Lady Shelton, one of Anne Boleyn's aunts.

You can learn more about Anne's aunts in my book, The Boleyn Women (Amberley, 2013)

Tuesday, 6 May 2014

6 May 1536 - William Brereton

By 5 May 1536 there was one further man in the Tower. He would prove less fortunate than his fellows, Sir Richard Page and Sir Thomas Wyatt, who arrived at the same time. William Brereton is the most unusual of all the men accused with Anne. She never mentioned him while in the Tower and showed no reaction when Sir William Kingston informed her of his presence. The pair are not known to have been associated and the last of Anne's 'lovers' must be accounted the most unlucky to be there. He, like the others, spent 6 May as prisoners in the Tower.

Brereton was wealthy, with his sphere of influence centred on the Welsh Marches, where he served in local justice. Although present at court in May 1536, he did not usually move in court circles, with Sir Thomas Wyatt, for one, recalling that he was the 'one that least I knew' amongst the imprisoned men. By 1536 he was in his late forties and served as a groom of the king's privy chamber.

Brereton's childhood friend, George Constantyne, who had attended grammar school with him, met him shortly before his arrest and velieved that 'if any of them was innocent, it was he'. Constantyne, understandabe, since he was also one of Henry Norris' servants, took an interest in proceedings, later witnessing the executions of the men and recording that Brereton said 'I have deserved to die if it were a thousand deaths, but the cause wherefore I die judge not: but if ye judge, judge the best'. In an age where prisoners were expected to admit their crimes on the scaffold in order to die a good death, this was strong evidence that Brereton was innocent. As Constantyne concluded, 'for other he was innocent or else he died worst of them all'.

Early in May many courtiers must have watched anxiously. The Imperial ambassador, Eustace Chapuys, noted rumours that 'upwards of 100 gentlemen have had criminal connection with her [Anne]' and it must have seemed that no one was safe from the court purge occasioned by the rests. Even Sir Francis Bryan, who had quarreled with Anne and was friendly with Jane Seymour was rumoured to be wanted for questioning although, as it turned out, only seven men would be imprisoned with Anne: Smeaton, Norris, Rochford, Weston, Brereton, Page and Wyatt. Five would die.

The Tower of London

Monday, 5 May 2014

5 May 1536 - Sir Thomas Wyatt and Sir Richard Page

The investigation into Anne's alleged adultery continued while she was in the Tower and, probably on 5 May 1536, Sir William Kingston informed her that Sir Richard Page and Sir Thomas Wyatt were also prisoners in the Tower.

Sir Richard Page was a member of the king's privy chamber and friendly with Anne, who is recorded to have made gifts to him durign her time as queen. It was evidently this familiarity with Anne that brought him to the Tower, although he was lucky to escape serious suspicion By 12 May 1536 it was widely known that he would be released without charge, although his punishment was to be banished from court.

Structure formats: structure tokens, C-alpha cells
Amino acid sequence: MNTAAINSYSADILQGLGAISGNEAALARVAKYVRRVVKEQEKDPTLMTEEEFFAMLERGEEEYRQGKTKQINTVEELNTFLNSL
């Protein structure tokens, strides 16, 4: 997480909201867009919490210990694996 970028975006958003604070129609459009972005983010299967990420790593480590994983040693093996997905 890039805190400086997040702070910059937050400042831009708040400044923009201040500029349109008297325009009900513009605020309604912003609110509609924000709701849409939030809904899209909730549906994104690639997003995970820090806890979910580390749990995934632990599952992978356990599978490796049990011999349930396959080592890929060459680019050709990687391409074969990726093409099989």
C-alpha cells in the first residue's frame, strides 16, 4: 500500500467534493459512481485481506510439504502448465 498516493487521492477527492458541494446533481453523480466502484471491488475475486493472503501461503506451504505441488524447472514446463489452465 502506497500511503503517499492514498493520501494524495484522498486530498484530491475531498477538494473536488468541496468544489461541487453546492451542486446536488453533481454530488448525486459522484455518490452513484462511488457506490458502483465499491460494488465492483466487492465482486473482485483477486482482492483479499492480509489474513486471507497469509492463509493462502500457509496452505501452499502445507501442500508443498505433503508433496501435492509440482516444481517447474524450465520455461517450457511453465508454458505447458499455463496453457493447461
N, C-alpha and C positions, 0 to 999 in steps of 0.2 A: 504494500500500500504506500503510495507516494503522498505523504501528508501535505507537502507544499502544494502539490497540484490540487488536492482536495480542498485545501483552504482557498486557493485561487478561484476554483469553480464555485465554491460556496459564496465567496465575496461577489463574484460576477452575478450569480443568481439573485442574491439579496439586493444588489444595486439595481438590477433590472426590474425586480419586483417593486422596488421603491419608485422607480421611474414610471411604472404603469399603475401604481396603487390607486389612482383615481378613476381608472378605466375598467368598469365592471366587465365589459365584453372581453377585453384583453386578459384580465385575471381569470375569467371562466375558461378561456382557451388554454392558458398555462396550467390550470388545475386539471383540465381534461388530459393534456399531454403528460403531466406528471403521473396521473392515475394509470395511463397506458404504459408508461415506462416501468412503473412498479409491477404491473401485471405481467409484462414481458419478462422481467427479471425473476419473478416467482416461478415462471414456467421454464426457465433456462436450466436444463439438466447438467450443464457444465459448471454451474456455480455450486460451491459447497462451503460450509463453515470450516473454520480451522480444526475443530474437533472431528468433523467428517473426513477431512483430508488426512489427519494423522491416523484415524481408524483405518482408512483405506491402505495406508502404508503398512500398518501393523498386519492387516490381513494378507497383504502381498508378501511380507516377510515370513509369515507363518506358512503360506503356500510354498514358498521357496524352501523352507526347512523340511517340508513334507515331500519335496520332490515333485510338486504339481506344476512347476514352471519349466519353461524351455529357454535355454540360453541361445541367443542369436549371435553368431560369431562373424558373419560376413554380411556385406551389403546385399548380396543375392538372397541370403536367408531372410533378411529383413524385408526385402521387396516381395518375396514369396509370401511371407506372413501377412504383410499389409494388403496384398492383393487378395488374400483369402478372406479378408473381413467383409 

Sir Thomas Wyatt had a more serious association with the fallen queen and was probably very lucky to escape with his life. Before Anne's marriage, he had engaged in a flirtation with her, calling her 'Brunet' and referring to his love for her in his poems. Wyatt was a courtier and a poet and firm friend of the king, with it even rumoured that it was he who had originally brought Anne to the monarch's attention. The two were rivals for her love for a time, although Wyatt tactfully backed away.

For Wyatt, his time in the Bell Tower at the Tower of London, amongst the soon to be condemned, profoundly affected him, writing:

'These bloody days have broken my heart.
My lust, my youth did them depart,
And blind desire of estate.
Who hastes to climb seek to revert.
Of truth, circa Regna tonat.

The bell tower showed me such sigh
That in my head sticks day and night.
There did I learn out of a grate,
For all favour, glory, or might,
That yet circa Regna tonat.'

Sir Thomas Wyatt knew that he was out of danger within days of his arrest - like Page the evidence was not there to even suggest a relationship with Anne. However, both men remained amongst their less fortunate fellows and were present in the Tower when Anne's alleged lovers were arrested. As Sir Thomas Wyatt observed - Circa Regna Tonat - It thunders through the realms.

Sir Thomas Wyatt, a handsome courtier and poet. He was profoundly shocked by what he observed in the Tower in May 1536.

Sunday, 4 May 2014

4 May 1536 - Thomas Cranmer

Word soon leaked out that Anne had been arrested and was a prisoner int he Tower. For Eustace Chapuys, staying at Westminster close to the king, it was 'a most astounding piece of intelligence'. He was not the only person to think so, with the Archbishop of Canterbury, Thomas Cranmer, sitting down to write to the king in his study at Lambeth on 3 May. Cranmer had started his career as a chaplain to Anne's father and he shared the queen's reformist interests. It was Cranmer who had pronounced the sentence of divorce between Henry VIII and Catherine of Aragon and who had crowned Anne Boleyn, as well as repudiating his oath of loyalty to the pope. He was entirely shocked at what he heard of Anne's arrest.